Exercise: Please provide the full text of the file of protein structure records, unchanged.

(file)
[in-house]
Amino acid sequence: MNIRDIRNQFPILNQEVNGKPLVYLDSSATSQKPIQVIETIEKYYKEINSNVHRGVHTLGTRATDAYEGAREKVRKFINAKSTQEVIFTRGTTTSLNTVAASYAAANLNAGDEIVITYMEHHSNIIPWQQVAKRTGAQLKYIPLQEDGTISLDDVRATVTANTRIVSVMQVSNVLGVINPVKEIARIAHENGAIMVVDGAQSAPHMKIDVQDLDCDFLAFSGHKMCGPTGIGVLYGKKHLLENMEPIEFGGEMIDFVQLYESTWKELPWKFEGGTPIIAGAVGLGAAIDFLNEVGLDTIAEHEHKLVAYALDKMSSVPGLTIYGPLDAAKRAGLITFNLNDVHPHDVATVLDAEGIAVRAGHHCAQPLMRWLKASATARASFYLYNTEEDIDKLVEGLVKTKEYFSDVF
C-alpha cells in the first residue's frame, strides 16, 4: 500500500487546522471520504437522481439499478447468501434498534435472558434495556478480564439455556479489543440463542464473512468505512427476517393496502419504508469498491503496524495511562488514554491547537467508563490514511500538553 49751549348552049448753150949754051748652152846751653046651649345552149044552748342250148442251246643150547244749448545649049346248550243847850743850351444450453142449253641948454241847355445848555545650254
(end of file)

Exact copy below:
[in-house]
Amino acid sequence: MNIRDIRNQFPILNQEVNGKPLVYLDSSATSQKPIQVIETIEKYYKEINSNVHRGVHTLGTRATDAYEGAREKVRKFINAKSTQEVIFTRGTTTSLNTVAASYAAANLNAGDEIVITYMEHHSNIIPWQQVAKRTGAQLKYIPLQEDGTISLDDVRATVTANTRIVSVMQVSNVLGVINPVKEIARIAHENGAIMVVDGAQSAPHMKIDVQDLDCDFLAFSGHKMCGPTGIGVLYGKKHLLENMEPIEFGGEMIDFVQLYESTWKELPWKFEGGTPIIAGAVGLGAAIDFLNEVGLDTIAEHEHKLVAYALDKMSSVPGLTIYGPLDAAKRAGLITFNLNDVHPHDVATVLDAEGIAVRAGHHCAQPLMRWLKASATARASFYLYNTEEDIDKLVEGLVKTKEYFSDVF
C-alpha cells in the first residue's frame, strides 16, 4: 500500500487546522471520504437522481439499478447468501434498534435472558434495556478480564439455556479489543440463542464473512468505512427476517393496502419504508469498491503496524495511562488514554491547537467508563490514511500538553 49751549348552049448753150949754051748652152846751653046651649345552149044552748342250148442251246643150547244749448545649049346248550243847850743850351444450453142449253641948454241847355445848555545650254